In order to get our wine country fix, we decided to veer away from the backpacker favourite of Mendoza (Argentina) and went for something a bit different. I’d been to Mendoza a few years back, and whilst a lot of fun (think cycling round vineyards, really pissed), I didn’t really learn much, and it was brimming full of tourists. So we decided to try Chilean wine country instead.
We headed a few hours South of Santiago to the Maule Valley region, which is famed for it’s Cabernet Sauvignon, and much of the country’s export wine.
Vina Gilmore, just outside of Talca
We stayed in a little town called Talca, which was really badly hit by the 2010 earthquake, and much of the city was destroyed – it’s historical plaza, markets and cathedral. You can still see signs of its destruction, like the shell of a building that sits in the town centre, previously a college, and numerous wreckages of buildings that used to be fancy hotels or shops. In a rather heartwarming turn, much of the city was rebuilt – partly due to government aid, but also due to local efforts, with building firms and volunteers all lending a hand to get the town back up and running.
Talca is a super untouristy town, and we got LOTS of stares and giggles from the older generation there. They must have thought we were weird blonde giants with backpacks that had got lost en route somewhere! However, we stayed in a really hospitable place – some ‘cabinas’ on the riverfront, which turned out to be pretty darn swank! A collection of wooden bungalows, complete with outdoor sofas for evening wine drinking, a little pool, and probably the tiniest and most ill equipped, kitchen I’ve ever seen. One night we might chorizo, mash and veg without a potato masher, fork, peeler or plates. It was a challenge!
We’d been drawn to Talca partly because of it’s off-piste appeal but also because there are some super accessible vineyards nearby. A lot bodegas in the region are a bit wanky and ask that you reserve days in advance for tours and tastings (mainly in the super tourismo Colchagua Valley), and many are only accessible on spenny day tours, whereas here you can just hop on a local bus and rock up.
We visited a couple of vineyards in our time there. The first one was absolutely amazing: Vina Gillmore. An organic, family owned vineyard, they use no pesticides and all grapes are picked by hand, by workers at the winery and also local kids during harvest season. We were taken on a one-on-one tour by a fantastic volunteer, who told us in detail about how the process works, from picking the grapes, through fermentation, maceration (colouring from the seeds and skin), and the ‘softening’ process that happens in the barrel. We learnt about cheap pressed wines, ‘free run’ wines, tannins, grape varieties, how white and red and rose differ, and why the kind of oak barrels you use can make a difference to the taste. Sam and I were a bit over-excited to be in such a small tour, and were constantly firing questions at the poor girl who was giving the tour!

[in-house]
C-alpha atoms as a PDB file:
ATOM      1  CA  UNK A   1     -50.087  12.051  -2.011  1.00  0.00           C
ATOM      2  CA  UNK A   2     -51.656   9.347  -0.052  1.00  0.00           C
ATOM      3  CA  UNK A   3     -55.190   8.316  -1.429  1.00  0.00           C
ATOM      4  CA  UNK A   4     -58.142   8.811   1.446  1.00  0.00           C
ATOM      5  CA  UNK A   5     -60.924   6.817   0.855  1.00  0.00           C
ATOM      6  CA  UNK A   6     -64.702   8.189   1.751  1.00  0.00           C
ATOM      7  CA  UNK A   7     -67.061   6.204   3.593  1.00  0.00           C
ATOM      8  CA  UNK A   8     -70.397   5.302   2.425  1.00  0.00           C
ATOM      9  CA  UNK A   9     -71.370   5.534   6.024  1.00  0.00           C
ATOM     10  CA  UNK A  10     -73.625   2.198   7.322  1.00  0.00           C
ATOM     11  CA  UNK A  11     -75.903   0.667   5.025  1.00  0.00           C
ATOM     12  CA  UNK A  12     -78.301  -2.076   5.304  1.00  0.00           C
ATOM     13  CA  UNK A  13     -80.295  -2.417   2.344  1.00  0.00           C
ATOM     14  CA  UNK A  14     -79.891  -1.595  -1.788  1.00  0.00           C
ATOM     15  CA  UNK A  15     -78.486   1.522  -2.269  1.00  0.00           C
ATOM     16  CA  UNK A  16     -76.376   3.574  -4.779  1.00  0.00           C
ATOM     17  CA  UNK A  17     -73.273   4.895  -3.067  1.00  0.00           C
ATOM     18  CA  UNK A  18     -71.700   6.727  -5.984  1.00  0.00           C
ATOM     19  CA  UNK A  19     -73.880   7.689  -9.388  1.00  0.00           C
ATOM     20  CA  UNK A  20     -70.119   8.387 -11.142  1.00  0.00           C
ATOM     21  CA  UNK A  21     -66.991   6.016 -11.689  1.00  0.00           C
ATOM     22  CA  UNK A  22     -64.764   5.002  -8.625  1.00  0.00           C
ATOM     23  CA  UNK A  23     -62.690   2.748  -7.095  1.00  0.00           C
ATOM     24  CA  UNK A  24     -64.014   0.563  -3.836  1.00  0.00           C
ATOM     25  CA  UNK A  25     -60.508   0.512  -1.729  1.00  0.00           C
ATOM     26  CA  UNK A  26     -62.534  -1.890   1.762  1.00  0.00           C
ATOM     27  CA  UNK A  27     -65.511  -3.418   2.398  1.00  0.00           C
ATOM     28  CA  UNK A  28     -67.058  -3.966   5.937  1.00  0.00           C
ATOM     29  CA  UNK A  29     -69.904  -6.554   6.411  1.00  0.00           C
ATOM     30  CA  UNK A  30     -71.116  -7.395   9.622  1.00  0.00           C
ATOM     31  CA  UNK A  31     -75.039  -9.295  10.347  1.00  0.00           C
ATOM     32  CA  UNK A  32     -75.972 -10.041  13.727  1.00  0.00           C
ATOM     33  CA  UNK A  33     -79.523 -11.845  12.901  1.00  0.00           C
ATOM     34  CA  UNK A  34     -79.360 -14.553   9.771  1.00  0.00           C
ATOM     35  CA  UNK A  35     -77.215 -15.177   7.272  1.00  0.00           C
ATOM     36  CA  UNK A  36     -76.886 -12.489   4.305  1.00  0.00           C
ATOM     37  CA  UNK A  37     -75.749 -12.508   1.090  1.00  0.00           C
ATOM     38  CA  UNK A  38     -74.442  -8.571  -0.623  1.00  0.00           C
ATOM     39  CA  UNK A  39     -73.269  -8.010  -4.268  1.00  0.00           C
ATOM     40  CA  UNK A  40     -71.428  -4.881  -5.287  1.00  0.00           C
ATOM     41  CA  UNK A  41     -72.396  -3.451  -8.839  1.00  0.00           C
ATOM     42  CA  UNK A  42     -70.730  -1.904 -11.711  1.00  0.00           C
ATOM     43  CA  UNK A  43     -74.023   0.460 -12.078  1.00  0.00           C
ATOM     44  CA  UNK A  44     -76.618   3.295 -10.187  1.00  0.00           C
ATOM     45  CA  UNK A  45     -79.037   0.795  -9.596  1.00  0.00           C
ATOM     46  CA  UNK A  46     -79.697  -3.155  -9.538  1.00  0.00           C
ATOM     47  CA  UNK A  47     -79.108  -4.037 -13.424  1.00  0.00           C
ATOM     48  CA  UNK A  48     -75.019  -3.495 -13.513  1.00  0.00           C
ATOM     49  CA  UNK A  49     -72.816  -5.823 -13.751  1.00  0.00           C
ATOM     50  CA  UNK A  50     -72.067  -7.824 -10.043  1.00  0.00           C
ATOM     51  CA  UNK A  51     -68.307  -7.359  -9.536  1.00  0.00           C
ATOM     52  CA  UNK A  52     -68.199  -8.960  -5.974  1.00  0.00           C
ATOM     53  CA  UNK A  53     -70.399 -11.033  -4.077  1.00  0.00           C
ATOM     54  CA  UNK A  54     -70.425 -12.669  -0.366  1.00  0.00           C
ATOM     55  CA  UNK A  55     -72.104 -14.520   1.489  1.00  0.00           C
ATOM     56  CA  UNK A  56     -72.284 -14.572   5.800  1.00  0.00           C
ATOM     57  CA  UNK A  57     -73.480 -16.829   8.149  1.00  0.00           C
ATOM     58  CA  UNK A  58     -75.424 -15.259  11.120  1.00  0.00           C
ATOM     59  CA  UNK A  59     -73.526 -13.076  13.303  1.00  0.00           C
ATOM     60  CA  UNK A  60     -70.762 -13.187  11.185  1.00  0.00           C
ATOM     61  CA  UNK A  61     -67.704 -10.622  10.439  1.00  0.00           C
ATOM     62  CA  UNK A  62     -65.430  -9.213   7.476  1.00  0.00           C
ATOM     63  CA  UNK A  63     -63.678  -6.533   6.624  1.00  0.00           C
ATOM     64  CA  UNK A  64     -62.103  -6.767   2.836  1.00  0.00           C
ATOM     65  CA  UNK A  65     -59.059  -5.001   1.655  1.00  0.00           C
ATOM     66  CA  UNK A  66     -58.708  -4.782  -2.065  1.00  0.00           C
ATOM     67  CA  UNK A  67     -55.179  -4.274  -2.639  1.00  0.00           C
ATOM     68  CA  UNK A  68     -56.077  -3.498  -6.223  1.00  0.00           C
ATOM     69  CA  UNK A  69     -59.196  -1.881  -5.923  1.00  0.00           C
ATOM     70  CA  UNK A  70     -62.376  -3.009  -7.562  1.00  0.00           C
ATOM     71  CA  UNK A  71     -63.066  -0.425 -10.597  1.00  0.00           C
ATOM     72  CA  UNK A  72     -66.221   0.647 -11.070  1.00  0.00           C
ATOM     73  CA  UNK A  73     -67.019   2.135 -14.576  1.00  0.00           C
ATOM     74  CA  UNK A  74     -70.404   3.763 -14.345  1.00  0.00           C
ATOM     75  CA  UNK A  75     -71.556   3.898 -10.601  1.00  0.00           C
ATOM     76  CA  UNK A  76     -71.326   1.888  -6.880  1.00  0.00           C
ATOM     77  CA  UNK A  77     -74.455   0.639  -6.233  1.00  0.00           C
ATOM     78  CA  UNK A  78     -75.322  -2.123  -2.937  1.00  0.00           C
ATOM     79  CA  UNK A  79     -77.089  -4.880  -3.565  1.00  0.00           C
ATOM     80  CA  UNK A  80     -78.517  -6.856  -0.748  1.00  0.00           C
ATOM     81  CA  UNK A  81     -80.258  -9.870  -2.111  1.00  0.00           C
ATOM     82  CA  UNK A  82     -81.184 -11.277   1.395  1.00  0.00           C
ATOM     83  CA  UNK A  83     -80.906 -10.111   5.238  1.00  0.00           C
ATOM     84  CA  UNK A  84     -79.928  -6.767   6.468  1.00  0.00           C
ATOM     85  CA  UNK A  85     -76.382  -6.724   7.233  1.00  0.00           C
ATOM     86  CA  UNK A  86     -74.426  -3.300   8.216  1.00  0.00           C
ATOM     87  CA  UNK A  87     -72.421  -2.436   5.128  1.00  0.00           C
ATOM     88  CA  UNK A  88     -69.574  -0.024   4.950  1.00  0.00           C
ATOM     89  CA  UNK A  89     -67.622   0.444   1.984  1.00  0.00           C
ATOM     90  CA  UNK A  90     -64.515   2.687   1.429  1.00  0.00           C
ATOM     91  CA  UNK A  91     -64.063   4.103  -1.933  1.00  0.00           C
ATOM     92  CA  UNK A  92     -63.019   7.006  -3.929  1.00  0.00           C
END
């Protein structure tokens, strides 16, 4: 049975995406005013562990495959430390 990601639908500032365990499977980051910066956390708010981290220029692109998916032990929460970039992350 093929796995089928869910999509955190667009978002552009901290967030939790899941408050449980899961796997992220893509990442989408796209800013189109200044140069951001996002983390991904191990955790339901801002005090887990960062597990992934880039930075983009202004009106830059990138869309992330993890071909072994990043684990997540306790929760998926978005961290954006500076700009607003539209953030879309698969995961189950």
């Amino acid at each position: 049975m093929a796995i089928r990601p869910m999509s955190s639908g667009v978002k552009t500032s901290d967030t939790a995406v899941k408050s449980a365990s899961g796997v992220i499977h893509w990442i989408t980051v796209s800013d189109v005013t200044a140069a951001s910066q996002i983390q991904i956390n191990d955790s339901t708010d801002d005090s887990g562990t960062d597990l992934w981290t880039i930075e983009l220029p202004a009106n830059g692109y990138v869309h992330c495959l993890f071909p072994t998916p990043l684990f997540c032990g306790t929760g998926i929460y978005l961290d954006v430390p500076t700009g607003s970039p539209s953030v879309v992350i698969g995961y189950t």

Giant wine storage cyclinders at the Gilmore winery
Eating grapes right off the vine
We were allowed to eat grapes directly off the vines, and sampled a ton of different varieties – Merlot, Cabernet Sauvignon, the famous ‘Carmenere’ that used to be a French wine that disappeared off the map then popped up in Chile and is now only produced here. We also tried some white wine grapes like Chardonnay which were surprisingly delicious! They also had a cute bird farm and spa/sanctuary that we checked out, before our tasting. At tasting we tried a ‘100% merlot’ with just one grape variety, that was amazingly rich and oaky (having matured in the barrel for nearly 3 years) and a delicious fruity rose.
Tasting session at Gilmore’s
We then drunkenly bussed it down to our second vineyard (you have to flag them on the side of the road, which is pretty fun after 2 large wines at 1pm!) The next vineyard was the total opposite. Basically Chile’s answer to Blossom Hill! A much smaller vineyard, Vina Balduzzi again produced mainly export wines, but whereas Gilmore produced high-end free run wines that mainly got exported to Europe and places where people KNOW their wines, Balduzzi specialised more in areas like Asia, and through hotel chains, bars etc. The tour was pretty interesting though – we saw the factory part of how wine is made, and got to peer into the lab as the wine was being quality tested. We also saw one of the huge wine cylinders where the wine is stored, that had been knocked over and crushed during the earthquake, which was pretty sad. They lost tons of their wine during the quake as they stored them in these old-school cylinders only supported on bricks (they’ve changed their storage methods since!) The tasting there was variable – a surprisingly nice citrussy Chardonnay (which I normally hate), but quite a rough Cab Sav and a CRAY sweet dessert wine. We politely gulped them down and then bussed it home!
Lab testing the quality of the plonk at Balduzzis
We’d bumped into a girl from our cabinas whilst touring the vineyards, so we hung out that evening discussing her previous travels in South East Asia, and exchanging S. America tips.
On our final day we were planning on doing a long day trek in a nearby National Park called Altas de Lircay where you can clamber up to a basalt plateau, but in the end we decided to bum around the hostel, sunbathing by the pool and watching bad films on our cable TV. At breakfast we had a pretty lol convo with a local Chilean dude about how lazy Argentines are, how they’re gonna end up like Greece, how they’re so in debt, their country’s in ruin, they have no industry, their politicians are corrupt idols, and vs. Chile they’re a disgrace and need a proper democracy and to get to work!! We smiled politely whilst nibbling away on our toast and were thankful for the excuse of checking out so we could leave. Jeez!
Next, back to another city, the bohemian Unesco site, Valparaiso…